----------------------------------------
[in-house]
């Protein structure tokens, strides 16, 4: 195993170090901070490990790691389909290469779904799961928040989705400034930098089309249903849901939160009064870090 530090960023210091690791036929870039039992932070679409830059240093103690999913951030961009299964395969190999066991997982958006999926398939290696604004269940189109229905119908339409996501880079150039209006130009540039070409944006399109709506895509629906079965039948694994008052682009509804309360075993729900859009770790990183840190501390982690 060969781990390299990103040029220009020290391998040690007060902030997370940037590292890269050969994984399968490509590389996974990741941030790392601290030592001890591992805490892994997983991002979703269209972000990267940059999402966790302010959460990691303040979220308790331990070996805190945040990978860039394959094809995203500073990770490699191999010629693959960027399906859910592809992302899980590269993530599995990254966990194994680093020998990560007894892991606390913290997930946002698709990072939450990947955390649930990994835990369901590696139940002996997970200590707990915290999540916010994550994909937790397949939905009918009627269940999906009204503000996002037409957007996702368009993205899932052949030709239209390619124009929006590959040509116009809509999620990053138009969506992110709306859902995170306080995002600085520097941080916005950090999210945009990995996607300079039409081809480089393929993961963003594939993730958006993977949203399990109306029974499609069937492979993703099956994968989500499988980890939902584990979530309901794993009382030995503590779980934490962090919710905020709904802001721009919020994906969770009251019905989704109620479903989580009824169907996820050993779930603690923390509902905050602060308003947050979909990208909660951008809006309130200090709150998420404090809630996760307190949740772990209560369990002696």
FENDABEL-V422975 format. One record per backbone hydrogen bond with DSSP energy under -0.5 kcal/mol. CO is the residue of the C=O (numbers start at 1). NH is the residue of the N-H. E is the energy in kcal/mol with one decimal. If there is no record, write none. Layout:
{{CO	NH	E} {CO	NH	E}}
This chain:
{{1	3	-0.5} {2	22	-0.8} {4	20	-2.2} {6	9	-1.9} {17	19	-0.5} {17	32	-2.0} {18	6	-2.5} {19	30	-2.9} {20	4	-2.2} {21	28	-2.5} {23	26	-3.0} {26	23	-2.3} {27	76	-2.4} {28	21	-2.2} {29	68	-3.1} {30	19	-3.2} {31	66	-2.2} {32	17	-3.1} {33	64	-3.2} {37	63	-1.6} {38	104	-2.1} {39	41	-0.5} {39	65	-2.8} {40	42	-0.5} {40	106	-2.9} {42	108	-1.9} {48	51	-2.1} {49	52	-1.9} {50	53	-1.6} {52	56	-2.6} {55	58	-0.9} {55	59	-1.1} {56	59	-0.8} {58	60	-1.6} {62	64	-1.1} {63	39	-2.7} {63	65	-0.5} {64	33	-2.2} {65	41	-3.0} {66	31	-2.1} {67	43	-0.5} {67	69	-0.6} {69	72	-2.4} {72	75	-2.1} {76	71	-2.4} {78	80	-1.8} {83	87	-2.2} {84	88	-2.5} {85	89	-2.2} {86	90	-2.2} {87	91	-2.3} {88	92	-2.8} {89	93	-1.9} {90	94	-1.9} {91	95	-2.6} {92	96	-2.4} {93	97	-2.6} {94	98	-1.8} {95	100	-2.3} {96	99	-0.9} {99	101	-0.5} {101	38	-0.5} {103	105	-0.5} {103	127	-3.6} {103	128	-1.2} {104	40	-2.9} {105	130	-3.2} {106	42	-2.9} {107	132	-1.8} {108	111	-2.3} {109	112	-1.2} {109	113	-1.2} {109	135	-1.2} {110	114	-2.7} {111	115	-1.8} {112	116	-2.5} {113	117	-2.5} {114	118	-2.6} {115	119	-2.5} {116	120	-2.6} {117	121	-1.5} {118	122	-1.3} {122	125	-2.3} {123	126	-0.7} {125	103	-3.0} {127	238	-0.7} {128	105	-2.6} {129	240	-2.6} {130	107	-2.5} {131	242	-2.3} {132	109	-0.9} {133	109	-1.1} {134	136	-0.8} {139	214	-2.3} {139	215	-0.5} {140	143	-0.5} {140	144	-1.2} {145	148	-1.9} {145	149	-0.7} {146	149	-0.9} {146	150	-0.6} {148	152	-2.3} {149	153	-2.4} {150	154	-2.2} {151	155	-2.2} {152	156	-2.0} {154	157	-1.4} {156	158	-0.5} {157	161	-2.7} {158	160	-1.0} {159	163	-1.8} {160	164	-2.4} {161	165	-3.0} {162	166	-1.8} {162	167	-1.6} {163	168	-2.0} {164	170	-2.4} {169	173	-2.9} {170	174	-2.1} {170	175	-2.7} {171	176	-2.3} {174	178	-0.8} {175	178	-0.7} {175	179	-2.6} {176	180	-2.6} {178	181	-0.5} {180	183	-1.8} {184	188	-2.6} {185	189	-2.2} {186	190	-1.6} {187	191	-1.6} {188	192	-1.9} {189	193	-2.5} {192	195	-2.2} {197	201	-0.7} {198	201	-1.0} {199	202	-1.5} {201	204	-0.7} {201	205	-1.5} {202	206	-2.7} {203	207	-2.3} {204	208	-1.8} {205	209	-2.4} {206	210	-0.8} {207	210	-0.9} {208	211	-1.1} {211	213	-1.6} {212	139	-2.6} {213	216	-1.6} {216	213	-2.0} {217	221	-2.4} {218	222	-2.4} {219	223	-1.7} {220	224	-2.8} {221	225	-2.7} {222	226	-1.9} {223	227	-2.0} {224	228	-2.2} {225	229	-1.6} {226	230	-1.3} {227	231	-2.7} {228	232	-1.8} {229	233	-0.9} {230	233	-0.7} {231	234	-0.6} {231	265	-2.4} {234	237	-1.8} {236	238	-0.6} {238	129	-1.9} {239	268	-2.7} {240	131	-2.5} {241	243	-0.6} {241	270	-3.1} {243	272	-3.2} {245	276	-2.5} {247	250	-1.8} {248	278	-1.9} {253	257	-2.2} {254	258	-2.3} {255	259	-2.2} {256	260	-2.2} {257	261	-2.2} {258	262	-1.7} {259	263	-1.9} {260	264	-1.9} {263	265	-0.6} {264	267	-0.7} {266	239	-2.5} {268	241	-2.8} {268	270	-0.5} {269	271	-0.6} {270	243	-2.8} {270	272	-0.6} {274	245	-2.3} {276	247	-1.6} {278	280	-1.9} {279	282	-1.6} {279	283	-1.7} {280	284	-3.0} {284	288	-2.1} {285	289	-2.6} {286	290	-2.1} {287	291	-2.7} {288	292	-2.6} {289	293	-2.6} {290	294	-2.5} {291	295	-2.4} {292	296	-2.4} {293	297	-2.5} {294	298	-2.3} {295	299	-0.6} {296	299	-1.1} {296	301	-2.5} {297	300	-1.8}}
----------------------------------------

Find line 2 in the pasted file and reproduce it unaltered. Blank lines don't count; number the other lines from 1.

């Protein structure tokens, strides 16, 4: 195993170090901070490990790691389909290469779904799961928040989705400034930098089309249903849901939160009064870090 530090960023210091690791036929870039039992932070679409830059240093103690999913951030961009299964395969190999066991997982958006999926398939290696604004269940189109229905119908339409996501880079150039209006130009540039070409944006399109709506895509629906079965039948694994008052682009509804309360075993729900859009770790990183840190501390982690 060969781990390299990103040029220009020290391998040690007060902030997370940037590292890269050969994984399968490509590389996974990741941030790392601290030592001890591992805490892994997983991002979703269209972000990267940059999402966790302010959460990691303040979220308790331990070996805190945040990978860039394959094809995203500073990770490699191999010629693959960027399906859910592809992302899980590269993530599995990254966990194994680093020998990560007894892991606390913290997930946002698709990072939450990947955390649930990994835990369901590696139940002996997970200590707990915290999540916010994550994909937790397949939905009918009627269940999906009204503000996002037409957007996702368009993205899932052949030709239209390619124009929006590959040509116009809509999620990053138009969506992110709306859902995170306080995002600085520097941080916005950090999210945009990995996607300079039409081809480089393929993961963003594939993730958006993977949203399990109306029974499609069937492979993703099956994968989500499988980890939902584990979530309901794993009382030995503590779980934490962090919710905020709904802001721009919020994906969770009251019905989704109620479903989580009824169907996820050993779930603690923390509902905050602060308003947050979909990208909660951008809006309130200090709150998420404090809630996760307190949740772990209560369990002696």